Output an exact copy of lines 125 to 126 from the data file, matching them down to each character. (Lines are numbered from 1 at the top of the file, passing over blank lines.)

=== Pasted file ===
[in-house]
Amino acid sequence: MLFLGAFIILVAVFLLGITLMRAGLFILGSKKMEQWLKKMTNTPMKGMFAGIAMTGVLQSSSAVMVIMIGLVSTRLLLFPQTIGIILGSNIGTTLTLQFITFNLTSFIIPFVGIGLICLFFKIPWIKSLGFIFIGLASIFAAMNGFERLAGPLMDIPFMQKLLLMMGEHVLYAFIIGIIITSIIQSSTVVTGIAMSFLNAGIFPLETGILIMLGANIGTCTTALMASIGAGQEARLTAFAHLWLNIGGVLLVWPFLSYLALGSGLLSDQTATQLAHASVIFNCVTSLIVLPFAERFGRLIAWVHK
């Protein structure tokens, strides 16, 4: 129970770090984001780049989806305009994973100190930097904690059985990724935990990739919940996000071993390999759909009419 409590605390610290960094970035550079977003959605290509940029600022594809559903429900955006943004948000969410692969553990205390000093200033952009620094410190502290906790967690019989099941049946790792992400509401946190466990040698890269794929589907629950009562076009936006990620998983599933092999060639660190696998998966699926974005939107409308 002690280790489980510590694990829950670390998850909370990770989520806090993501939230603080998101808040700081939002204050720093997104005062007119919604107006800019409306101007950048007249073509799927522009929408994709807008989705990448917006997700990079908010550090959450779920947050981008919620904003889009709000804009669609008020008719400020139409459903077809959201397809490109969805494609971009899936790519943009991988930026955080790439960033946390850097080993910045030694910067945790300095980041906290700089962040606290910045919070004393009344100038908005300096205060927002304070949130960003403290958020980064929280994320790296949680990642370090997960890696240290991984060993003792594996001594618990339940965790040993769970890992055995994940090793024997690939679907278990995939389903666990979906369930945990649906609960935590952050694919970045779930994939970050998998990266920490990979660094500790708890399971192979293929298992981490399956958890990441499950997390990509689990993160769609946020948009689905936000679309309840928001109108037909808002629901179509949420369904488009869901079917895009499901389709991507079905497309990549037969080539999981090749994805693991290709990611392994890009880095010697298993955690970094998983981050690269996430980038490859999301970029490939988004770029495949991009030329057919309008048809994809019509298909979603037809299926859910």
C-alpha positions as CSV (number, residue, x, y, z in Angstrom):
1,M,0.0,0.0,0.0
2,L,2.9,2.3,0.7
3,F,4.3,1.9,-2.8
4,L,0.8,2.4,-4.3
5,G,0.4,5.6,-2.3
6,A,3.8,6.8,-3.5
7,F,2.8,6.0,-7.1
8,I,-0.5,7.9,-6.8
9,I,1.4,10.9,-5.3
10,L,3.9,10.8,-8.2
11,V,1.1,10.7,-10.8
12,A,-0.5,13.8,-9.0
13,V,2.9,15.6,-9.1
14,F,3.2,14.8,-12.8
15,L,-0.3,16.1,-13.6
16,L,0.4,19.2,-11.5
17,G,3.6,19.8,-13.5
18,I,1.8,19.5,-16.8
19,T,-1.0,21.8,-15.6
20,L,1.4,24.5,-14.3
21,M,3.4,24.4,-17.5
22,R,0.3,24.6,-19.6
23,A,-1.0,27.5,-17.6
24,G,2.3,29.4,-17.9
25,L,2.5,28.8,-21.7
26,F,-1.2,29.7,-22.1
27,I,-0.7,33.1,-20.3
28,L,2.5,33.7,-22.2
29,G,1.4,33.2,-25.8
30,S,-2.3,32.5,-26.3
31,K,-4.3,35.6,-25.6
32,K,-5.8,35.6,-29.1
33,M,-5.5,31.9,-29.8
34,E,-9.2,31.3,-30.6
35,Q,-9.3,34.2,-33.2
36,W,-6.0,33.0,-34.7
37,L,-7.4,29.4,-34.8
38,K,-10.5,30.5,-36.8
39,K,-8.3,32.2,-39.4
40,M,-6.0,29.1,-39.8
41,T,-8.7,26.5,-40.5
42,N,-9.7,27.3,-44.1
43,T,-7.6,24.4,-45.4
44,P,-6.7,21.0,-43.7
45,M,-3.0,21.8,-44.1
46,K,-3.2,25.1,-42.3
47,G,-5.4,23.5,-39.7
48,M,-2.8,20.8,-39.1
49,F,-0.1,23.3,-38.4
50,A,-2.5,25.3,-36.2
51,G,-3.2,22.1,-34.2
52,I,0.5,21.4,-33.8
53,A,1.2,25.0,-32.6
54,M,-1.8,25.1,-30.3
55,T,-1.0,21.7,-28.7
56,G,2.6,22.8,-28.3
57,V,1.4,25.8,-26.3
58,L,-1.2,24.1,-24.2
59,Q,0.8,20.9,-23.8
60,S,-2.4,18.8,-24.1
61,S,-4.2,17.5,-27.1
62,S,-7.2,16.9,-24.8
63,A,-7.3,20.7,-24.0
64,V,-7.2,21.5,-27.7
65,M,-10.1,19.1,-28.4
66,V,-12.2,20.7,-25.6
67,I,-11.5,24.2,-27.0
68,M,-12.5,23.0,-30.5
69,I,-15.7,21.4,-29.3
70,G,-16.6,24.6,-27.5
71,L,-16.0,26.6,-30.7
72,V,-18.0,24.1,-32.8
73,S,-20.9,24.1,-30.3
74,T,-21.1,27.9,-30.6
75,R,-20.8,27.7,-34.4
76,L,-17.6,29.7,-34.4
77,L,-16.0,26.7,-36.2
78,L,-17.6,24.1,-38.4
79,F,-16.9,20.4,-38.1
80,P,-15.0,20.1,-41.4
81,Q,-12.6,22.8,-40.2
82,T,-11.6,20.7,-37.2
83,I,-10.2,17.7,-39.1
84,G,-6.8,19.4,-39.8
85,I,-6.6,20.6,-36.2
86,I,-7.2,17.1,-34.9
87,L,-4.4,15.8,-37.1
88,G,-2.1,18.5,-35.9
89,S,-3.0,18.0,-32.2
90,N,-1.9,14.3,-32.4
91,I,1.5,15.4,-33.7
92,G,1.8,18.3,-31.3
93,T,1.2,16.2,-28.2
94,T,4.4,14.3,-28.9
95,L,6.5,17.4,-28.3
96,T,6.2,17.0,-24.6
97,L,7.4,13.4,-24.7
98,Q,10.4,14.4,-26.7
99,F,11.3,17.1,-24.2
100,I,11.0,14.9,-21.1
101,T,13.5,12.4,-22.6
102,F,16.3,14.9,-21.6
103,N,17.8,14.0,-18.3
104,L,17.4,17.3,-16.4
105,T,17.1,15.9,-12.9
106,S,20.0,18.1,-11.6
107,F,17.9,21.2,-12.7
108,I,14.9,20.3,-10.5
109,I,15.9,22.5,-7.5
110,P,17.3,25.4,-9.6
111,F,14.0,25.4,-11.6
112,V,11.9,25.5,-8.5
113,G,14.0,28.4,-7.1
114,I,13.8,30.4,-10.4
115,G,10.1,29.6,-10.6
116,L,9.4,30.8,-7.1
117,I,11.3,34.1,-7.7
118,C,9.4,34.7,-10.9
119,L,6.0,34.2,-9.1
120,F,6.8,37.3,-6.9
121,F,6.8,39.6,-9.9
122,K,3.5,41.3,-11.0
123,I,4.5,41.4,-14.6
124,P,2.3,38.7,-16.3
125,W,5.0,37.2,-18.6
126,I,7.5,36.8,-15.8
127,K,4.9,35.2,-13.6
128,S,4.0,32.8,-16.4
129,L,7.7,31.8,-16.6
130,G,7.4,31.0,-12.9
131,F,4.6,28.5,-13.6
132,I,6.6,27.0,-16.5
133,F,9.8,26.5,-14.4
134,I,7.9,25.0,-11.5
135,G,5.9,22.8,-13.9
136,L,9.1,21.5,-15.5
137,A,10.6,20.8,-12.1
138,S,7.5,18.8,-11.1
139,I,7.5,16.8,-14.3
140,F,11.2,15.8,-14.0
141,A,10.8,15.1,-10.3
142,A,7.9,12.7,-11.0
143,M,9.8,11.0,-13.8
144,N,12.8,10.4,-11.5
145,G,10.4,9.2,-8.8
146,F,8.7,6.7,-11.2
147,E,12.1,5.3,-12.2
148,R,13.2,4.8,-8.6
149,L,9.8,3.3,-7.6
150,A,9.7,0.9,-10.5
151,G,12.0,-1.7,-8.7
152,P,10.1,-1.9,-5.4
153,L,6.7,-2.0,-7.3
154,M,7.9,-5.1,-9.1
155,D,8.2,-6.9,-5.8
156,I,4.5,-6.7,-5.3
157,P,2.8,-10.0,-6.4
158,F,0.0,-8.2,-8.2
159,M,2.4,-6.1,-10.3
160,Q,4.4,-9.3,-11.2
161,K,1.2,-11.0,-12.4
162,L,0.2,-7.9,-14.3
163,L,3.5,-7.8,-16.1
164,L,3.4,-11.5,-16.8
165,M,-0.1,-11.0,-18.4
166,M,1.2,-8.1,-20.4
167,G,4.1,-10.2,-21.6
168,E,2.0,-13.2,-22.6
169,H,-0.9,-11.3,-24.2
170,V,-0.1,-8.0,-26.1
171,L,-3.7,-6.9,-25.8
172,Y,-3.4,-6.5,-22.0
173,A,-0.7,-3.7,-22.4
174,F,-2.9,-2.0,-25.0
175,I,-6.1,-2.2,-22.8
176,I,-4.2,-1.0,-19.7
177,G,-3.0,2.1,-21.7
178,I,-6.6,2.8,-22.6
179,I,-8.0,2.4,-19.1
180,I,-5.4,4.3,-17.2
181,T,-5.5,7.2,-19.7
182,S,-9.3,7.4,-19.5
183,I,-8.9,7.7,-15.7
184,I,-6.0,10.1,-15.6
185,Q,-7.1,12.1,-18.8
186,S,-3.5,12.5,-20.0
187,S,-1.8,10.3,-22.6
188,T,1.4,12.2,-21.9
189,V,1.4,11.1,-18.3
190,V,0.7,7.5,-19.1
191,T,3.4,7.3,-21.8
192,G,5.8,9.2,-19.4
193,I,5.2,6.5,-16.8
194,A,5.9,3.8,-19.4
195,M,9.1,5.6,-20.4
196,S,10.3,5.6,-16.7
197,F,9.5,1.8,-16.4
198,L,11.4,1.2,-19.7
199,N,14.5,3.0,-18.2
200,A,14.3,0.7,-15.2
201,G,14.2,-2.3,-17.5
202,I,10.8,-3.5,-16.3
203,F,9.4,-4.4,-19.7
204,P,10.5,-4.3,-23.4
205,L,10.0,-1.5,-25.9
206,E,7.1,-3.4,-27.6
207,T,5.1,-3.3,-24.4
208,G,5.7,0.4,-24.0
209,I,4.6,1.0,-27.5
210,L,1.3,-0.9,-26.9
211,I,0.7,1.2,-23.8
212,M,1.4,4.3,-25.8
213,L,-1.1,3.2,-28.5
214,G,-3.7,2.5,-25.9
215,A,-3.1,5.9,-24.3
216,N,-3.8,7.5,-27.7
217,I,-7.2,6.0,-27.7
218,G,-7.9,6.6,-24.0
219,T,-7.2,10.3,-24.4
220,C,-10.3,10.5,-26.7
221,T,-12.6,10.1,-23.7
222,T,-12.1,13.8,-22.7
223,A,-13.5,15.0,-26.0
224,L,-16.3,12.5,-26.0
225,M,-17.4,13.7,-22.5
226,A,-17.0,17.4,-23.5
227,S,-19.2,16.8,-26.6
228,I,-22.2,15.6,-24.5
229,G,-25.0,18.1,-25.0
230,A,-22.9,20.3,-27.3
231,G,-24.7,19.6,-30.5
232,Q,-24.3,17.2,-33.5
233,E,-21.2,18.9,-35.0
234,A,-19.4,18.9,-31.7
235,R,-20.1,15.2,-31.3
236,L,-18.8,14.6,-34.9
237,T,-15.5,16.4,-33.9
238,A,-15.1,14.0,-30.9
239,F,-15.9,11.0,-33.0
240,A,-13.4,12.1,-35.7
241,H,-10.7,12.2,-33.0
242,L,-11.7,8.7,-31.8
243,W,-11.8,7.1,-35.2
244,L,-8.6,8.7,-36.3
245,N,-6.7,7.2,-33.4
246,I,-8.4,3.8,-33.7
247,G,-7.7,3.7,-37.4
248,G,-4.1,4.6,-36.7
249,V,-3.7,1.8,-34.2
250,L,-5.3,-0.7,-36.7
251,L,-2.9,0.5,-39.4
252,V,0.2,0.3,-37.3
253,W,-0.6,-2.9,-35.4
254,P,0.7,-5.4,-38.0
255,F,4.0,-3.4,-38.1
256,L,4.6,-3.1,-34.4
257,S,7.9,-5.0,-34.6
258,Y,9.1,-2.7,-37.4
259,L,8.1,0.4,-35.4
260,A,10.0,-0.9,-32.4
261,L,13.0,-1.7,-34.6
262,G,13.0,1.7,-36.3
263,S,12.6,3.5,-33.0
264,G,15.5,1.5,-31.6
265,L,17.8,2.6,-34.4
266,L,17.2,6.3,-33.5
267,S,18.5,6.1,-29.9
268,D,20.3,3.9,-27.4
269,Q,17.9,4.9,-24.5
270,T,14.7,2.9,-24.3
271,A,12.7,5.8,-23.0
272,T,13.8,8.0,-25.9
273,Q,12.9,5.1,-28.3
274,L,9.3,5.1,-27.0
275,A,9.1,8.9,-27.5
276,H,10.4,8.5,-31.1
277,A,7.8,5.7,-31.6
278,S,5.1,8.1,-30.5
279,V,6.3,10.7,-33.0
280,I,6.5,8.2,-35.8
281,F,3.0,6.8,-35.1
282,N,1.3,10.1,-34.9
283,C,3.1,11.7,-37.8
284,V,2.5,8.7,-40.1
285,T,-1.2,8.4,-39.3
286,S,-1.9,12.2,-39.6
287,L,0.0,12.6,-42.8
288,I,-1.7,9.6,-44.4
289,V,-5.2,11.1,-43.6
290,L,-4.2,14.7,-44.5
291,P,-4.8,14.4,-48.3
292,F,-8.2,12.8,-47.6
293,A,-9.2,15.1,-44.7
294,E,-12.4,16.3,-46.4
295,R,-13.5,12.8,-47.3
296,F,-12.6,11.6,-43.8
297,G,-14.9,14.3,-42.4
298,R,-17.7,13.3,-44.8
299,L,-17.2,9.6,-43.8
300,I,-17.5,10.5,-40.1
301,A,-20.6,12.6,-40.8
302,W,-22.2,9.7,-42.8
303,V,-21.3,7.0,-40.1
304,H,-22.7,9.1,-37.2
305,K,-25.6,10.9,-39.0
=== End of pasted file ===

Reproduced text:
121,F,6.8,39.6,-9.9
122,K,3.5,41.3,-11.0